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build_site() is a convenient wrapper around six functions:

See the documentation for the each function to learn how to control that aspect of the site. This page documents options that affect the whole site.


  pkg = ".",
  examples = TRUE,
  run_dont_run = FALSE,
  seed = 1014,
  lazy = FALSE,
  override = list(),
  preview = NA,
  devel = FALSE,
  new_process = !devel,
  install = !devel,
  document = "DEPRECATED"



Path to package.


Run examples?


Run examples that are surrounded in \dontrun?


Seed used to initialize so that random examples are reproducible.


If TRUE, will only rebuild articles and reference pages if the source is newer than the destination.


An optional named list used to temporarily override values in _pkgdown.yml


If TRUE, or && interactive(), will preview freshly generated section in browser.


Use development or deployment process?

If TRUE, uses lighter-weight process suitable for rapid iteration; it will run examples and vignettes in the current process, and will load code with pkgload::load_all().

If FALSE, will first install the package to a temporary library, and will run all examples and vignettes in a new process.

build_site() defaults to devel = FALSE so that you get high fidelity outputs when you building the complete site; build_reference(), build_home() and friends default to devel = TRUE so that you can rapidly iterate during development.


If TRUE, will run build_site() in a separate process. This enhances reproducibility by ensuring nothing that you have loaded in the current process affects the build process.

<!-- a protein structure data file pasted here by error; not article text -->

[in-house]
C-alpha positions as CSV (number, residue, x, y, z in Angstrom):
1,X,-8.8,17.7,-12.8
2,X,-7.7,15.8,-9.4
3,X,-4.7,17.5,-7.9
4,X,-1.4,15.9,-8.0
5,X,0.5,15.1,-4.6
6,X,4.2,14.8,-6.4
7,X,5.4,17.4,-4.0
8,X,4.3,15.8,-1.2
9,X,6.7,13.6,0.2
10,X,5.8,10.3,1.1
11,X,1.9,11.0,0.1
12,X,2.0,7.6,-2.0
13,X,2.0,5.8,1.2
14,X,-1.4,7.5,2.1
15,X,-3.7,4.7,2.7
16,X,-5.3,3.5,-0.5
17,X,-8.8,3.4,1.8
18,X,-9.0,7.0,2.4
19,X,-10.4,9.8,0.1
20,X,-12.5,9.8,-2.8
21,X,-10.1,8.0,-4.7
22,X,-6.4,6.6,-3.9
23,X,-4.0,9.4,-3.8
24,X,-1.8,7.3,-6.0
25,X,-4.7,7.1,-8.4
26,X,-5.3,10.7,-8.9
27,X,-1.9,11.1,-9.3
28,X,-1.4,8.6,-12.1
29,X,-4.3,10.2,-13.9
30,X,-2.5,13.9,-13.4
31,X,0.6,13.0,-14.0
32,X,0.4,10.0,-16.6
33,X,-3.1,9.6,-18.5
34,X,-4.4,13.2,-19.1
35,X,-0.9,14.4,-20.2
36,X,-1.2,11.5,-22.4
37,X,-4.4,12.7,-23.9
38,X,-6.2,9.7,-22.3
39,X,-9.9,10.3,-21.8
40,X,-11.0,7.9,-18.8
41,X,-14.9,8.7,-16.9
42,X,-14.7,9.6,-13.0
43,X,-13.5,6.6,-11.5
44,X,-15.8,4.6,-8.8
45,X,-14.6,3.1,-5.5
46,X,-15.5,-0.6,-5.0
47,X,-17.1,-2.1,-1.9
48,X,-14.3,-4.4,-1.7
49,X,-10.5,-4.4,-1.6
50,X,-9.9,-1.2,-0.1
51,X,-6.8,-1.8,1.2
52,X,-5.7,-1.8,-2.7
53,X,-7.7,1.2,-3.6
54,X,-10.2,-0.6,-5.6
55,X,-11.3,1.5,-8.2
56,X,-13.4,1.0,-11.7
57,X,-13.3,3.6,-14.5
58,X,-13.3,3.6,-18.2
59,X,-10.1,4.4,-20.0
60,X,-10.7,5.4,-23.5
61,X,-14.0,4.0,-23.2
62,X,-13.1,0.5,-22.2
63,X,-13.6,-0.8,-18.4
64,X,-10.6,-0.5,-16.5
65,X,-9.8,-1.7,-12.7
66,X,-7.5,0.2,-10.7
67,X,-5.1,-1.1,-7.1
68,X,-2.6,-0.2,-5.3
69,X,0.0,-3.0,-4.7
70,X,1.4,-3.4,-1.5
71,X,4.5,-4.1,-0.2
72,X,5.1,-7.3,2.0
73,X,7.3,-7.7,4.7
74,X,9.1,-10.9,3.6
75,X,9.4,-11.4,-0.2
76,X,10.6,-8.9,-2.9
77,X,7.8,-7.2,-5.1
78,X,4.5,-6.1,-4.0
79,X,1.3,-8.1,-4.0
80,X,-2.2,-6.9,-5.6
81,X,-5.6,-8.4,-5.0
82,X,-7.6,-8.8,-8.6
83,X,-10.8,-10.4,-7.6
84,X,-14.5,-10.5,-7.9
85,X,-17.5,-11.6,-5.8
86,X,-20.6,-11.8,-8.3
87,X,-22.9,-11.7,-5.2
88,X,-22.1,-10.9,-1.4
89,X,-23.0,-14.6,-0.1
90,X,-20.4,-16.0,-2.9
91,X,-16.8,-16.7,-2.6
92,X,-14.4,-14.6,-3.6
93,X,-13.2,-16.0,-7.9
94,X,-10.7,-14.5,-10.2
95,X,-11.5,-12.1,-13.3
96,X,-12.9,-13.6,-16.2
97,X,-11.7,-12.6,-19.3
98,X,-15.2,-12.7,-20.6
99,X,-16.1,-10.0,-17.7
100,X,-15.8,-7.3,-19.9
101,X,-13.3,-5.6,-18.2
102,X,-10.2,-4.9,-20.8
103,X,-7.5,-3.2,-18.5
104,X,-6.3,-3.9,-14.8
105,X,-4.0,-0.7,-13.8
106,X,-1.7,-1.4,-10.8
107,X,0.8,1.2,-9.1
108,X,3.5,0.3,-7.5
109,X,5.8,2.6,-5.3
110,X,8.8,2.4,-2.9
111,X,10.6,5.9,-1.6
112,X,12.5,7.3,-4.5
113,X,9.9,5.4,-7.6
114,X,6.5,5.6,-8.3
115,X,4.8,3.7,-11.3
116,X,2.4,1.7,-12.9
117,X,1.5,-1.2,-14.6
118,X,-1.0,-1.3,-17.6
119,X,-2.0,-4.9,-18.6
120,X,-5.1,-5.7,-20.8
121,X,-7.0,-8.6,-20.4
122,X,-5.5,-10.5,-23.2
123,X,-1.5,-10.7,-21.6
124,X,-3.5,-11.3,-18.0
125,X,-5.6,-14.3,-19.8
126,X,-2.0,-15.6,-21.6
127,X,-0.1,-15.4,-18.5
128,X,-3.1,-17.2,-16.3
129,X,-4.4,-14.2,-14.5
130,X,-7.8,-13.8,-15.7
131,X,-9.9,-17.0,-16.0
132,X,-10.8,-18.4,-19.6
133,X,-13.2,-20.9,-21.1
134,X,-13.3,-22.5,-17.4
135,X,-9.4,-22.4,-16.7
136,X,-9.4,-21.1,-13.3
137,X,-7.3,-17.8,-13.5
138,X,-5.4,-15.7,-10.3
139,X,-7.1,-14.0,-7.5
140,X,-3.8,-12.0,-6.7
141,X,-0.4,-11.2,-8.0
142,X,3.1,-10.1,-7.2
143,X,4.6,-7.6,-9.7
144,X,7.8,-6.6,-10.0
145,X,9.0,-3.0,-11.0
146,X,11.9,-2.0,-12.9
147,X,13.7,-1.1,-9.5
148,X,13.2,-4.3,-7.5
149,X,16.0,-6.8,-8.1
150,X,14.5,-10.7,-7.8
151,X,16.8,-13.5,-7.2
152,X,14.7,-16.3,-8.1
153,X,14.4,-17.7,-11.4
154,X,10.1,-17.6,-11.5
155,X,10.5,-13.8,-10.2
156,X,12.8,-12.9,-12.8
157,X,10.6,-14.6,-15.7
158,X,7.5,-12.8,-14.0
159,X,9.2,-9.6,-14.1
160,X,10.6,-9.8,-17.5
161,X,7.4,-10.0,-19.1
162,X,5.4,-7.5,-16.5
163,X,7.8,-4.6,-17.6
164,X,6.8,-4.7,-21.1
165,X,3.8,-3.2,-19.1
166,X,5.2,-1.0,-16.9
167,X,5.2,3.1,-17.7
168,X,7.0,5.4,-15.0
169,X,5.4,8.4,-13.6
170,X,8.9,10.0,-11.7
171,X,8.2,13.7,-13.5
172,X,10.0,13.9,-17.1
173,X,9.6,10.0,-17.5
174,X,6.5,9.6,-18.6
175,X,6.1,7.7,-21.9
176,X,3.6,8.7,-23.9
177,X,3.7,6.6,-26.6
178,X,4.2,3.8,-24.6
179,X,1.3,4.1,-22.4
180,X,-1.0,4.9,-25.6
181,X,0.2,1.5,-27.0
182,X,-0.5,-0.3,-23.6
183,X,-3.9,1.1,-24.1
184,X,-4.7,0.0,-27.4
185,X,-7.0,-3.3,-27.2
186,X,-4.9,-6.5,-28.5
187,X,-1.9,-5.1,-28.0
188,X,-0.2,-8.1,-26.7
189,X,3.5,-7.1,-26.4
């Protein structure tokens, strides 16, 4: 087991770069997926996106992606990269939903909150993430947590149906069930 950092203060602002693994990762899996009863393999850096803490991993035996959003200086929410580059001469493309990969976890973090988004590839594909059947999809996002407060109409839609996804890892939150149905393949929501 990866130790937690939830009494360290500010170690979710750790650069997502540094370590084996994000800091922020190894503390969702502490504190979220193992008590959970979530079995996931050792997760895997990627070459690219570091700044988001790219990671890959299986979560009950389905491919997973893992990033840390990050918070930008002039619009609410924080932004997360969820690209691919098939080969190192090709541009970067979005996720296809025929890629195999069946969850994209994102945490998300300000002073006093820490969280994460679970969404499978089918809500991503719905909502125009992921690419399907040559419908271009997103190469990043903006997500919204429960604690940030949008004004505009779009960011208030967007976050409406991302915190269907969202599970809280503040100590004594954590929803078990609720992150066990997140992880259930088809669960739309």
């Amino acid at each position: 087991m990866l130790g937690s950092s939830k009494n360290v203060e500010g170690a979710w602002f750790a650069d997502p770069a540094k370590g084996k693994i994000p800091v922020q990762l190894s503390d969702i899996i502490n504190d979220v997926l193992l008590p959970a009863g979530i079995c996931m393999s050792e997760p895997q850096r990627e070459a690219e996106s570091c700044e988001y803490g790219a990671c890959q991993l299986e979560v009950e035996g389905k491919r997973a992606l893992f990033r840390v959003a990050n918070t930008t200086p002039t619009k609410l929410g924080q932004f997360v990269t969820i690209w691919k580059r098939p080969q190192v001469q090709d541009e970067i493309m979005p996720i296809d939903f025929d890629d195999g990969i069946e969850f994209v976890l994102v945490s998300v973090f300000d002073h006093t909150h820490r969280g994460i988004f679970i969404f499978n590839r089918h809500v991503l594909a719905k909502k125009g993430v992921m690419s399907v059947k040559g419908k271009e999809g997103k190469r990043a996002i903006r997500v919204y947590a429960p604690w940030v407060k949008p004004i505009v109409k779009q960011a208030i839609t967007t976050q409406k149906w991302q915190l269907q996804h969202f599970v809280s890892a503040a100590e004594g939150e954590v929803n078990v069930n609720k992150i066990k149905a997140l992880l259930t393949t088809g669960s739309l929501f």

If TRUE, will install the package in a temporary library so it is available for vignettes.


Deprecated Use devel instead.

General config

  • destination controls where the site will be generated, defaulting to docs/. Paths are relative to the package root.

  • url is optional, but strongly recommended.


    It specifies where the site will be published and is used to allow other pkgdown sites to link to your site when needed (vignette("linking")), generate a sitemap.xml, automatically generate a CNAME when deploying to github, generate the metadata needed rich social "media cards" (vignette("metadata")), and more.

  • title overrides the default site title, which is the package name. It's used in the page title and default navbar.

Development mode

The development field allows you to generate different sites for the development and released versions of your package. To use it, you first need to set the development mode:

  mode: auto

Setting development mode

The development mode of a site controls where the site is built, the colour of the package version in the navbar, the version tooltip, and whether or not the site is indexed by search engines. There are four possible modes:

  • automatic (mode: auto): automatically determines the mode based on the version number:

    • (0.0.0.*): unreleased.

    • four version components: development.

    • everything else -> release.

  • release (mode: release), the default. Site is written to docs/. Version in navbar gets the default colouring.

  • development (mode: devel). Site is written to docs/dev/. The navbar version gets a "danger" class and a tooltip stating these are docs for an in-development version of the package. The noindex meta tag is used to ensure that these packages are not indexed by search engines.

  • unreleased (mode: unreleased). Site is written to docs/. Version in navbar gets the "danger" class, and a message indicating the package is not yet on CRAN.

You can override the mode specified in the _pkgdown.yml by setting by setting PKGDOWN_DEV_MODE to devel or release.

Selective HTML

You can selectively show HTML only on the devel or release site by adding class pkgdown-devel or pkgdown-release. This is most easily accessed from .Rmd files where you can use pandoc's <div> syntax to control where a block of markdown will display. For example, you can use the following markdown in your README to only show GitHub install instructions on the development version of your site:

::: {.pkgdown-devel}
You can install the development version of pkgdown from GitHub with:

You can use a similar technique to control where badges are displayed. This markdown show the CRAN status badge on the site for the released package and the GitHub check status for the development package:

[![CRAN Status](]

Other options